When you check the status of shares, this is what you see. The panel on the right shows all currently available shares. There are two numbers on each share. The first number is the sequence number of the currently available share. The second number is the total number of shares. At the top, the company JCL has three shares in total. One has been claimed, so the one currently available is the second share.

The panel at the bottom shows what I own. The large white numbers are the number of shares. Of the two smaller numbers, the first one refers to the lowest share sequence number that I have for that particularly company. The second number is the total number of shares of the company. The sequence number is important because it is a tiebreaker. When the game ends, if two shareholders have the same number of shares, the tie is broken by whoever has invested in the company earlier. You check the lowest sequence number you have. Let's take the company WM as an example. 1/4 means I was the first to have claimed a share from this company. The big 2 means I hold two shares. This means I will definitely score 1st position for WM. Even if another player also has two shares, I will win by tiebreaker because I was first to invest in this company.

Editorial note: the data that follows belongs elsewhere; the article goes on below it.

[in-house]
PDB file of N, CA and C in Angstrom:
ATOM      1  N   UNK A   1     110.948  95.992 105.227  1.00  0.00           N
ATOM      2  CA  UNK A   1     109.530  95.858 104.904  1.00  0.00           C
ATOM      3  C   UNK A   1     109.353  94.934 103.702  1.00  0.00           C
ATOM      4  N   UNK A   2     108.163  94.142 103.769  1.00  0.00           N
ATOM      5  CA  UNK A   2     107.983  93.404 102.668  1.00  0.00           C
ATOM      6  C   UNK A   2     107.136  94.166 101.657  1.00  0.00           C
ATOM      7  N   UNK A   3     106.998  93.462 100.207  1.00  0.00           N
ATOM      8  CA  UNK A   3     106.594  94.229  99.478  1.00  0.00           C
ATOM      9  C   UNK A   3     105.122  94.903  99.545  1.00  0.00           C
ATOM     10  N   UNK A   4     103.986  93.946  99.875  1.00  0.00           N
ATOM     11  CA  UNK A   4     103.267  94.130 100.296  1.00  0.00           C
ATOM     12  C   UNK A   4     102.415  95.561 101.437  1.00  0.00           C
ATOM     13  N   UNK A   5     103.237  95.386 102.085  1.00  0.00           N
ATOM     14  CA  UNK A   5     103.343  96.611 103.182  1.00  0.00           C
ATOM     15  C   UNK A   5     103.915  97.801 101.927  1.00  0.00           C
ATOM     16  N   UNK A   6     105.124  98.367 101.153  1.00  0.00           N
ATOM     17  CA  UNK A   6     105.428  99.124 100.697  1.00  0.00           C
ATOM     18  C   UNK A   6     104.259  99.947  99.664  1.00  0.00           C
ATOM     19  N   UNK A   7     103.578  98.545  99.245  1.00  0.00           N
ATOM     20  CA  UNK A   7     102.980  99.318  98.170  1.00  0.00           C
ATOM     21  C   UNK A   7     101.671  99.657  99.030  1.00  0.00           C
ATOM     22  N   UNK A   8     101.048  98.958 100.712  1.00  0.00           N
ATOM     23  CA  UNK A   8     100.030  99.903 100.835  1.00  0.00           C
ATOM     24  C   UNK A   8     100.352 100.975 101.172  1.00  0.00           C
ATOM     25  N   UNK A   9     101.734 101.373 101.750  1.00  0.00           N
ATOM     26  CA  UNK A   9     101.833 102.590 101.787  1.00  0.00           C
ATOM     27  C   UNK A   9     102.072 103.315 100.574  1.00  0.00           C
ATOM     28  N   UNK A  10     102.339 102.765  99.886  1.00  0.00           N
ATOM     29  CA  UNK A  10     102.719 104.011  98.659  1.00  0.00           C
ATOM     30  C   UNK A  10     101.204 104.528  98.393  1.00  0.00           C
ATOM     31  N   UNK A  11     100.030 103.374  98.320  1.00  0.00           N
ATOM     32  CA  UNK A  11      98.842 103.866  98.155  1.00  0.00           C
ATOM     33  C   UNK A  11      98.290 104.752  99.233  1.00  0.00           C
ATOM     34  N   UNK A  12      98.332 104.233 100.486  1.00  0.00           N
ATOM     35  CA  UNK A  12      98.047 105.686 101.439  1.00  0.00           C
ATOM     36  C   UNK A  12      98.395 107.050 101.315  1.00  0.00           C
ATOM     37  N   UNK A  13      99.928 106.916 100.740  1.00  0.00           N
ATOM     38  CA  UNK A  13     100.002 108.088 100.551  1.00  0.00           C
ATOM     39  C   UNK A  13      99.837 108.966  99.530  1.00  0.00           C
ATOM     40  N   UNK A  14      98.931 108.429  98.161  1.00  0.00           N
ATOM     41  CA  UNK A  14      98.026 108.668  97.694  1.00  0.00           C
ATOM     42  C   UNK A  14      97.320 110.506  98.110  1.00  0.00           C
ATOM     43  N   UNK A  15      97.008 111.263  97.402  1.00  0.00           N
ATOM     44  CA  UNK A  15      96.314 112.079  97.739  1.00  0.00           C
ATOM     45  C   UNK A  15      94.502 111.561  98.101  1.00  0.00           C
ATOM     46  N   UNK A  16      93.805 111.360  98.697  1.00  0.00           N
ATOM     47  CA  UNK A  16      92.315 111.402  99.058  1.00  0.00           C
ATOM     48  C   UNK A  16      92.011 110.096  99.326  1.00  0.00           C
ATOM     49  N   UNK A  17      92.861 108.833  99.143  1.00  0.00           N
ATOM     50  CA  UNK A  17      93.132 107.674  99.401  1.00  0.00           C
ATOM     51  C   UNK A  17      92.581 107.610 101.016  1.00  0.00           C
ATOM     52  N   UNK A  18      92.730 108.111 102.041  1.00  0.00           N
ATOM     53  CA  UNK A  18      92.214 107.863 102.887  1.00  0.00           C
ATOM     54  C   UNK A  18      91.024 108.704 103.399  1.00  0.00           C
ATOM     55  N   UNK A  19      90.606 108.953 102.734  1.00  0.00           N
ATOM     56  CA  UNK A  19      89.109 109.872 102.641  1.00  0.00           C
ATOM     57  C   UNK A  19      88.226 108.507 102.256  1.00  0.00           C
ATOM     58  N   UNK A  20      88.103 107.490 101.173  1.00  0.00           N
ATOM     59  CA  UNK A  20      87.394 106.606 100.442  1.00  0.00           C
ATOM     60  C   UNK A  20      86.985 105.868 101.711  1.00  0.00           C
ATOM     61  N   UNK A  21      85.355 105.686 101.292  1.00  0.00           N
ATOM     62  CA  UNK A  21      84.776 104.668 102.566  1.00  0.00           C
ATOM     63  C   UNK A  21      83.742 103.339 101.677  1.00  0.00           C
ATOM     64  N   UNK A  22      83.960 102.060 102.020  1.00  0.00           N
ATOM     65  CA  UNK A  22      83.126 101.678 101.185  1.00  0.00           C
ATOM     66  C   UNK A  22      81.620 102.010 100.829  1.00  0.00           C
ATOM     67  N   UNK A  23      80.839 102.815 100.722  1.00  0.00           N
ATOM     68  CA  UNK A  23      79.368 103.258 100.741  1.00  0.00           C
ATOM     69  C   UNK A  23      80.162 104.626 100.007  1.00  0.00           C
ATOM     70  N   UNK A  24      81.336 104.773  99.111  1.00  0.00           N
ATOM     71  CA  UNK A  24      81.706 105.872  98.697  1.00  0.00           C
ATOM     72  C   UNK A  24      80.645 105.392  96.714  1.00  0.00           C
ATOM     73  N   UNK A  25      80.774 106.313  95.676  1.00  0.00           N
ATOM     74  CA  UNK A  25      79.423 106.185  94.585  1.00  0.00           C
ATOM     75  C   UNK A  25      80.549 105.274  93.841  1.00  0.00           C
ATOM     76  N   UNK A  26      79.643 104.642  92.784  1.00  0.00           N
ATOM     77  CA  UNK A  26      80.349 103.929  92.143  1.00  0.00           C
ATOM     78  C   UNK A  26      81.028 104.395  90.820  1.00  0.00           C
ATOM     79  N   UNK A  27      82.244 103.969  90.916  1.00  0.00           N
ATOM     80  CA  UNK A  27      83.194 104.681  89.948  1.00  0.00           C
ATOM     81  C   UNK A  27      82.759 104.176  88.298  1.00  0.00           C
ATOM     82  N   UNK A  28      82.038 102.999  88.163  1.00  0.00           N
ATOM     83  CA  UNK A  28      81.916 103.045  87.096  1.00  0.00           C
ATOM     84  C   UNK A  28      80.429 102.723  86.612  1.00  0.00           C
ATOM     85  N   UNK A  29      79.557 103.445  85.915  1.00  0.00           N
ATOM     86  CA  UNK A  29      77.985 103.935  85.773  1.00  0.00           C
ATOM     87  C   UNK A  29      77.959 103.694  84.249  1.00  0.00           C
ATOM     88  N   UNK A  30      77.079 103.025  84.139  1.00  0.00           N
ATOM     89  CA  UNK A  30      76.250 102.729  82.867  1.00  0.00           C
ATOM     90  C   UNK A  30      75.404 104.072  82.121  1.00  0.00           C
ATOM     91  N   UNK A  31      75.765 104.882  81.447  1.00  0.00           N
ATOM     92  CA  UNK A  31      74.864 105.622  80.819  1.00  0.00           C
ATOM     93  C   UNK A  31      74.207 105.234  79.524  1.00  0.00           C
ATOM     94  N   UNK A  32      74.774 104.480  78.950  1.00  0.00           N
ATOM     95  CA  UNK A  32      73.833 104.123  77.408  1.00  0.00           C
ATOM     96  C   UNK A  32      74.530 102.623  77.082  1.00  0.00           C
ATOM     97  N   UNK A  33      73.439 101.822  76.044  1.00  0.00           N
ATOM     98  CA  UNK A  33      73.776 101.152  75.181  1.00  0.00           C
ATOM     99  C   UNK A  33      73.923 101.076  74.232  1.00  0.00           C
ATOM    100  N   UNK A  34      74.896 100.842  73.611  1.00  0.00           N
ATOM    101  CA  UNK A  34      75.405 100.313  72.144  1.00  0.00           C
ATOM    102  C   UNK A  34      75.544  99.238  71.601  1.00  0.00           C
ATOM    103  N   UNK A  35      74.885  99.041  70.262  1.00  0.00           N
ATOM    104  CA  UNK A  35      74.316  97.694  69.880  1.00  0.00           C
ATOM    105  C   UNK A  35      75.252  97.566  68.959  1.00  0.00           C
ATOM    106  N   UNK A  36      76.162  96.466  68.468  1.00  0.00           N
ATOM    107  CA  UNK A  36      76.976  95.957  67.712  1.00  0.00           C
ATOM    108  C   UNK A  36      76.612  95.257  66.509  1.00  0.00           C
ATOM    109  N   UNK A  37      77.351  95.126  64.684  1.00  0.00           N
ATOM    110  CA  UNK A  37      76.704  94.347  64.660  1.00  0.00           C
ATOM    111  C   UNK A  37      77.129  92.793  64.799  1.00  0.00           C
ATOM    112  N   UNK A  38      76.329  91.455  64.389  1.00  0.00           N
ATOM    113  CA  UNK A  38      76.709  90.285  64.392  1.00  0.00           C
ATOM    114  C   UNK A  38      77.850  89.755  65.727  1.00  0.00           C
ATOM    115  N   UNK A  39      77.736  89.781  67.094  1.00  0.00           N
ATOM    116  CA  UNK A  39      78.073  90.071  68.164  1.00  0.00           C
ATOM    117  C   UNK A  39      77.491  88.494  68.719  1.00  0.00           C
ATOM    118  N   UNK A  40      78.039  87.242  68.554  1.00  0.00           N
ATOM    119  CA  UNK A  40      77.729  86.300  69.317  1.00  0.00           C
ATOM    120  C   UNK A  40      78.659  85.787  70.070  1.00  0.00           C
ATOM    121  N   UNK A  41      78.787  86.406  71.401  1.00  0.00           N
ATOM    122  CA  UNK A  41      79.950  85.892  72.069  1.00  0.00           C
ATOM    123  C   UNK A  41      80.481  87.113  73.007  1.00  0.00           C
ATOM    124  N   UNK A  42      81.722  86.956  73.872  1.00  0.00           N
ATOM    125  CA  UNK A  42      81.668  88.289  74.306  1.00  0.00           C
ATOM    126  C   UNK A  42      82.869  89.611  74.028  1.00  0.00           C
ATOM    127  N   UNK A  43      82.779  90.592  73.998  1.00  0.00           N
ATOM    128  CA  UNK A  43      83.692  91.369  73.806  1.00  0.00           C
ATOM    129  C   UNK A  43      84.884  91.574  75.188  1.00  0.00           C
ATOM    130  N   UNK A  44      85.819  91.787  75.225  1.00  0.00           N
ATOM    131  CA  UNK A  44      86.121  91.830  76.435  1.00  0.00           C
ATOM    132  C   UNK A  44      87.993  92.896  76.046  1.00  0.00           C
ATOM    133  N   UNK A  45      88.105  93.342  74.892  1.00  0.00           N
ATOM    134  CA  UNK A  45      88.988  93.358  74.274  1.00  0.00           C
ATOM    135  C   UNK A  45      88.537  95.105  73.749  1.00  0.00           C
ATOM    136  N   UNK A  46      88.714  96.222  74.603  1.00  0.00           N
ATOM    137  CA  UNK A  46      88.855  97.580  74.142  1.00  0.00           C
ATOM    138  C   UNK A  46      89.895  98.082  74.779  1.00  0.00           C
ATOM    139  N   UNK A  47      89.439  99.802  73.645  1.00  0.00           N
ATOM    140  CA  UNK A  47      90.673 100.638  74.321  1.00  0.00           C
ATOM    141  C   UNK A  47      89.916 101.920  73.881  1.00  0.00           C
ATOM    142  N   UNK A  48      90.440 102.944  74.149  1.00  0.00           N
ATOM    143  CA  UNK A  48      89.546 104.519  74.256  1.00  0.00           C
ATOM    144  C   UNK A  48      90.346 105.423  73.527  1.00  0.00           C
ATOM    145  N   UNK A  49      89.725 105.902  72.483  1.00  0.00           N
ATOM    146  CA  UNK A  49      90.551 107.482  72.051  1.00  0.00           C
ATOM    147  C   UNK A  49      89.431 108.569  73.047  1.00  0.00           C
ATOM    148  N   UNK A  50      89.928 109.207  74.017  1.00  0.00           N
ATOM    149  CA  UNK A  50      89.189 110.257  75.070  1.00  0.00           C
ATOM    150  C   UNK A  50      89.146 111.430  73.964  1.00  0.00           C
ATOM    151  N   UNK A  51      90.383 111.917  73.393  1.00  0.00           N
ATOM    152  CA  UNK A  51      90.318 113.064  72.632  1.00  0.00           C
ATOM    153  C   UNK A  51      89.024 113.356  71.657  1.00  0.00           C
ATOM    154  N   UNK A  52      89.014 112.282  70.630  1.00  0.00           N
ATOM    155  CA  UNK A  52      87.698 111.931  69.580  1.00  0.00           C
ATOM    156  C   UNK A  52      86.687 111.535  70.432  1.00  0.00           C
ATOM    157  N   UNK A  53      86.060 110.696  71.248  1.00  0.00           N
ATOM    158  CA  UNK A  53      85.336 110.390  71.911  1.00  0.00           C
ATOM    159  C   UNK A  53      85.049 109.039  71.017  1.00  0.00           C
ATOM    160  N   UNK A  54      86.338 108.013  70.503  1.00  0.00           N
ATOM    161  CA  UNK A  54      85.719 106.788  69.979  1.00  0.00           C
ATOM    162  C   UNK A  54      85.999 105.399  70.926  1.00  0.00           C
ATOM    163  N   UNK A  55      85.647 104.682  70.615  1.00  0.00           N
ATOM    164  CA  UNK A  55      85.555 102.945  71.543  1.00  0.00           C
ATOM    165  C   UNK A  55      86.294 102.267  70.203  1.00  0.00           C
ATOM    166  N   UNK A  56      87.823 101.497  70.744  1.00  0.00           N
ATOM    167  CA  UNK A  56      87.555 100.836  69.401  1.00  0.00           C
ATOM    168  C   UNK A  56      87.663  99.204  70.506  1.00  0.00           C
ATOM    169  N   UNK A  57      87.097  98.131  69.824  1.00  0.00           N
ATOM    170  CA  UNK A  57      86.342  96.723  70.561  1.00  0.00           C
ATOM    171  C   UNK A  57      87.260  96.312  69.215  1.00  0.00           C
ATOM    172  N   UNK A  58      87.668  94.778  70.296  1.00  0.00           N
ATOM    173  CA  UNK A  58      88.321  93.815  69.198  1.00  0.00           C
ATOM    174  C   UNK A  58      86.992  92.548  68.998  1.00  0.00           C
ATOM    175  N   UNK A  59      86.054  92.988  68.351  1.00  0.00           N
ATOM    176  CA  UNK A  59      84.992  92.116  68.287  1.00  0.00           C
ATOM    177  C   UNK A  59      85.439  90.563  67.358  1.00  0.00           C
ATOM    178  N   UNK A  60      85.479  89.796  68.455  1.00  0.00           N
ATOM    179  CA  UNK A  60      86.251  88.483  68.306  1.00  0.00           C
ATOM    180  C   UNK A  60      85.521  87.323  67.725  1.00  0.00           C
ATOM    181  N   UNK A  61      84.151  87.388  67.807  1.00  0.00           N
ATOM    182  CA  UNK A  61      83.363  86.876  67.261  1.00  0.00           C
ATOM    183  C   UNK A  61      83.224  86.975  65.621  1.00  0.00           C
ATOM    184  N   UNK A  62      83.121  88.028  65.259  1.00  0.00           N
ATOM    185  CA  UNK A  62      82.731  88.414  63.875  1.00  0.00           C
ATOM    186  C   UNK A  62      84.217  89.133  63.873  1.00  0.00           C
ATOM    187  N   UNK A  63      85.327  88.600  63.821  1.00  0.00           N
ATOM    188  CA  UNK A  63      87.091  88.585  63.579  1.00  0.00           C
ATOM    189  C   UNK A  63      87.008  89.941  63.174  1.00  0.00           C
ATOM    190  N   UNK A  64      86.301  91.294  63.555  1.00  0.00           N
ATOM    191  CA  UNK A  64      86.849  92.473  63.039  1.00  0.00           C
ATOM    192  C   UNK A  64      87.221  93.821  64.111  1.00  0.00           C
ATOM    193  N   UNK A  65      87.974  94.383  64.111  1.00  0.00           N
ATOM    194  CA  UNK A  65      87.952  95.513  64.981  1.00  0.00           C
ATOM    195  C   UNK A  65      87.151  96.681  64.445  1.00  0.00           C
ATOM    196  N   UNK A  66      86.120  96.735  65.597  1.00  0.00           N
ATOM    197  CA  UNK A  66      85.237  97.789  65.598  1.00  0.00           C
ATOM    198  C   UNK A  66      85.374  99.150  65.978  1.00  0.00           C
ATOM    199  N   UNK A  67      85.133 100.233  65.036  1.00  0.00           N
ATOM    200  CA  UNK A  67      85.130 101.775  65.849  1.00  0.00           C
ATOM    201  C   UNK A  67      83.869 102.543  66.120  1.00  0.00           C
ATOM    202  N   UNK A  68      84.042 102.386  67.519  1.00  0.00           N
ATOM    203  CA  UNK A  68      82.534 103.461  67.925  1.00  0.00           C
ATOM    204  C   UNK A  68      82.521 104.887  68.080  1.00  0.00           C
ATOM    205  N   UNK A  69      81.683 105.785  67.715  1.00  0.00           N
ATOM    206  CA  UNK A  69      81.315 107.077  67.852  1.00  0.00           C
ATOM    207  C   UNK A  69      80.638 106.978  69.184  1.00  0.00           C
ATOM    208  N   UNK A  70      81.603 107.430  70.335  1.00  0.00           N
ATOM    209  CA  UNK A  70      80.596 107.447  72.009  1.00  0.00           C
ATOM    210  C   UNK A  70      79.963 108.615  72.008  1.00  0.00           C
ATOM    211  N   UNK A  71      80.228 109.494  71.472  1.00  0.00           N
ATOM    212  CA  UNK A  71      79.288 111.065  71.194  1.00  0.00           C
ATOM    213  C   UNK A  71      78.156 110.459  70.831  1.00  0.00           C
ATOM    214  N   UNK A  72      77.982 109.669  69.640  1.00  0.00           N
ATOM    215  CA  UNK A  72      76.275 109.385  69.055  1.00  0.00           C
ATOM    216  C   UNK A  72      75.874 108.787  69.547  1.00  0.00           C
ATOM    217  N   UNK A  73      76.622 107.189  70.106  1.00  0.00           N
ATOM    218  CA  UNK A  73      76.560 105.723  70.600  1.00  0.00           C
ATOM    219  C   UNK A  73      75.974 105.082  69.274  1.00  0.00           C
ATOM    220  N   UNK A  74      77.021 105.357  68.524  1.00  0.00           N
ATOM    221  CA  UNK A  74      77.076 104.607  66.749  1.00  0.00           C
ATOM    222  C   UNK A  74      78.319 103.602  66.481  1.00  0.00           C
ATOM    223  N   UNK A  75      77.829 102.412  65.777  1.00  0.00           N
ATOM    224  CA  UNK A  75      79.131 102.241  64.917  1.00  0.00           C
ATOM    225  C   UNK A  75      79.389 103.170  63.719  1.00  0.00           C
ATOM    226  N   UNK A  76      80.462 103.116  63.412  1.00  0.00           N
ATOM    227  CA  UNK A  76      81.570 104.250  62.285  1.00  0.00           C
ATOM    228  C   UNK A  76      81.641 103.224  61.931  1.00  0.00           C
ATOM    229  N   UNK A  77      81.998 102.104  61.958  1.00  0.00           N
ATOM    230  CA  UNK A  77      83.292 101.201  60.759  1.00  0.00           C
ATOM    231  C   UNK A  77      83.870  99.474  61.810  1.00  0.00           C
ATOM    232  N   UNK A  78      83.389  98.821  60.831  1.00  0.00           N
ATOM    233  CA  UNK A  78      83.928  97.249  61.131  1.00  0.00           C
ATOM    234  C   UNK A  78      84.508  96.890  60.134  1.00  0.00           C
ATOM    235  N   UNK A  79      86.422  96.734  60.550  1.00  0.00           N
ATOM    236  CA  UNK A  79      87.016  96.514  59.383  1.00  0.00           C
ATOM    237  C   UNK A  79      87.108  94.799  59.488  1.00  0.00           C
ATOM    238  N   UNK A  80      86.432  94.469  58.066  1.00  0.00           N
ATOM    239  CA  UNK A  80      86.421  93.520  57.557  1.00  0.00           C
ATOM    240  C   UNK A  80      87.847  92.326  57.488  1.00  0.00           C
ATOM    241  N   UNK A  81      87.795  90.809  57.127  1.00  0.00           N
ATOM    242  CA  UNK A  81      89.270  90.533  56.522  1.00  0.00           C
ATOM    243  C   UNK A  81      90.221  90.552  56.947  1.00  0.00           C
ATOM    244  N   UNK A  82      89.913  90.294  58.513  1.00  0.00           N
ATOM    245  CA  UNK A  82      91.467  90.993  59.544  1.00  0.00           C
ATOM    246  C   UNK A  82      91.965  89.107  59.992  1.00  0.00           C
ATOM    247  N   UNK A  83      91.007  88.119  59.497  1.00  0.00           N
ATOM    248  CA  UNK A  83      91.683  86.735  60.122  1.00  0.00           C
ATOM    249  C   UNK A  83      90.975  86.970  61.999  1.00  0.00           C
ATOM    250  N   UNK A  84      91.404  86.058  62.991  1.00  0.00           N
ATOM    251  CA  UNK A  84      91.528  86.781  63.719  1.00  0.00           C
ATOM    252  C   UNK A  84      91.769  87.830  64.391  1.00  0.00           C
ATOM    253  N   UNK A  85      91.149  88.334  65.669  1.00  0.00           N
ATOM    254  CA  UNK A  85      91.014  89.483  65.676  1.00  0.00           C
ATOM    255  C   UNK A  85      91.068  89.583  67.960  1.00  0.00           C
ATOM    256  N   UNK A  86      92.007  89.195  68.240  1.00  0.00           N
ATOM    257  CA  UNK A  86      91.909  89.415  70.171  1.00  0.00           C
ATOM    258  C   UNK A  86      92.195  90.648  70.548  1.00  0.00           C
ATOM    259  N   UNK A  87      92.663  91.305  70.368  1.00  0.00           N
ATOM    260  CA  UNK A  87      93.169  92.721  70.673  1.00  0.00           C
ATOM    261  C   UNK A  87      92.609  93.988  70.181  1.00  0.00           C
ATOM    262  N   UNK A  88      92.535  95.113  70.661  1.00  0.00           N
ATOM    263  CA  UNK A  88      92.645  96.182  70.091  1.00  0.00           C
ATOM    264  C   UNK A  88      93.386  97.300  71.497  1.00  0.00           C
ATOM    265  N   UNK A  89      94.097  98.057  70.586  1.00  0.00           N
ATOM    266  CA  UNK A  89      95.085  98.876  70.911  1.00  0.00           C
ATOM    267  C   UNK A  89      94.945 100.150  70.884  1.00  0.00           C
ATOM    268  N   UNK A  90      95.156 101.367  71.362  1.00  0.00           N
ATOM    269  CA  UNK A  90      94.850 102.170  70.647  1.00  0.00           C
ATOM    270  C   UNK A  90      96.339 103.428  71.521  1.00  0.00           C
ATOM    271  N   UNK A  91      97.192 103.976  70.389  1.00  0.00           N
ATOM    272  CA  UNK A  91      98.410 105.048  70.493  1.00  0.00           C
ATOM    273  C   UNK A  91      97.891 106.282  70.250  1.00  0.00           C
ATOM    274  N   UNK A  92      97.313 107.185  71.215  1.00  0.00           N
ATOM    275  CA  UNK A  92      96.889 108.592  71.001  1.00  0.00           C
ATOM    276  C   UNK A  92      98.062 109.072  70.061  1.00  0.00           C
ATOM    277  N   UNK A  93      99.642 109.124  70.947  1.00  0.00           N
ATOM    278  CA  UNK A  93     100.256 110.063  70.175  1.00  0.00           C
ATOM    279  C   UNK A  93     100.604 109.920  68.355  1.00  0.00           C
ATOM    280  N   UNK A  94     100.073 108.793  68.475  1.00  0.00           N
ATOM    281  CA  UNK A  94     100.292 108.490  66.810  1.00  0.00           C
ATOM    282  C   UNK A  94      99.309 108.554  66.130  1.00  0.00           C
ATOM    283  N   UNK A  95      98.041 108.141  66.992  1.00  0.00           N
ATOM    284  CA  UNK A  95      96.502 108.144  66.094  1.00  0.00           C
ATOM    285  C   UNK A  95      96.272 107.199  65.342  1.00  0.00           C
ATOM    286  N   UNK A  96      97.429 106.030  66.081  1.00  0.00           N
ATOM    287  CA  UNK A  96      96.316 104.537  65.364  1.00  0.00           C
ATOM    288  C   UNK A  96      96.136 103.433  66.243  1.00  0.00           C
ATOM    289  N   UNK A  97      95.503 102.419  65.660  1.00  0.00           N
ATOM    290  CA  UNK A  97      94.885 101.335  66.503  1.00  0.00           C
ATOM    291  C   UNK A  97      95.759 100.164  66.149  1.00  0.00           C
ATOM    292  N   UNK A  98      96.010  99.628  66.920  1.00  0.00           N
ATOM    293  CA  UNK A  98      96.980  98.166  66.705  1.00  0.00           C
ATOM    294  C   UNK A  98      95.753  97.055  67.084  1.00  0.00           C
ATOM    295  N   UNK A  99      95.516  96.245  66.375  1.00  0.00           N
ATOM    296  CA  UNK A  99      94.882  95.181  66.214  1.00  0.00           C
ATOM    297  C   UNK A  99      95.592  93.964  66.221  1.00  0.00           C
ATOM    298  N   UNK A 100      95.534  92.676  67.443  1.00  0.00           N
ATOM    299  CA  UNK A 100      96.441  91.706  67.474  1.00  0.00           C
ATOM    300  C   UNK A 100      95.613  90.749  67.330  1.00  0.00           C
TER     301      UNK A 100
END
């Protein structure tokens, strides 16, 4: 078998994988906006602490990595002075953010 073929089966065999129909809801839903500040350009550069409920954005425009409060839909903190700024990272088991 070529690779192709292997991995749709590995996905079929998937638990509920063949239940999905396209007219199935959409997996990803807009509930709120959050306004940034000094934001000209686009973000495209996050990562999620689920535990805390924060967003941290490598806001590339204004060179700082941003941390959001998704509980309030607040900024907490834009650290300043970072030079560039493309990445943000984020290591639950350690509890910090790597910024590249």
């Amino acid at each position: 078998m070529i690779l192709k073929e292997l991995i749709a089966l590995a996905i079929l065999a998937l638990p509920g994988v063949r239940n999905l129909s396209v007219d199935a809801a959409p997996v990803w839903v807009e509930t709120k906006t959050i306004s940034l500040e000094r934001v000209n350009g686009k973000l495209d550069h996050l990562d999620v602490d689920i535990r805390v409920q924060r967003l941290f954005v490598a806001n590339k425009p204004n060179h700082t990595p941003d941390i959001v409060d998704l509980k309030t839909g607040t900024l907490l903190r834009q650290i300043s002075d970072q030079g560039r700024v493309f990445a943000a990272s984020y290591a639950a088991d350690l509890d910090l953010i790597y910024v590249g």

This is when shares scoring is done. For this company, Michelle (FYV) has three shares and scores 10pts. Both the dummy player and I (HCS) have one share each. However since the dummy player has claimed a share earlier, it gets the 6pts for being in 2nd place. I only get 3pts for being in 3rd place.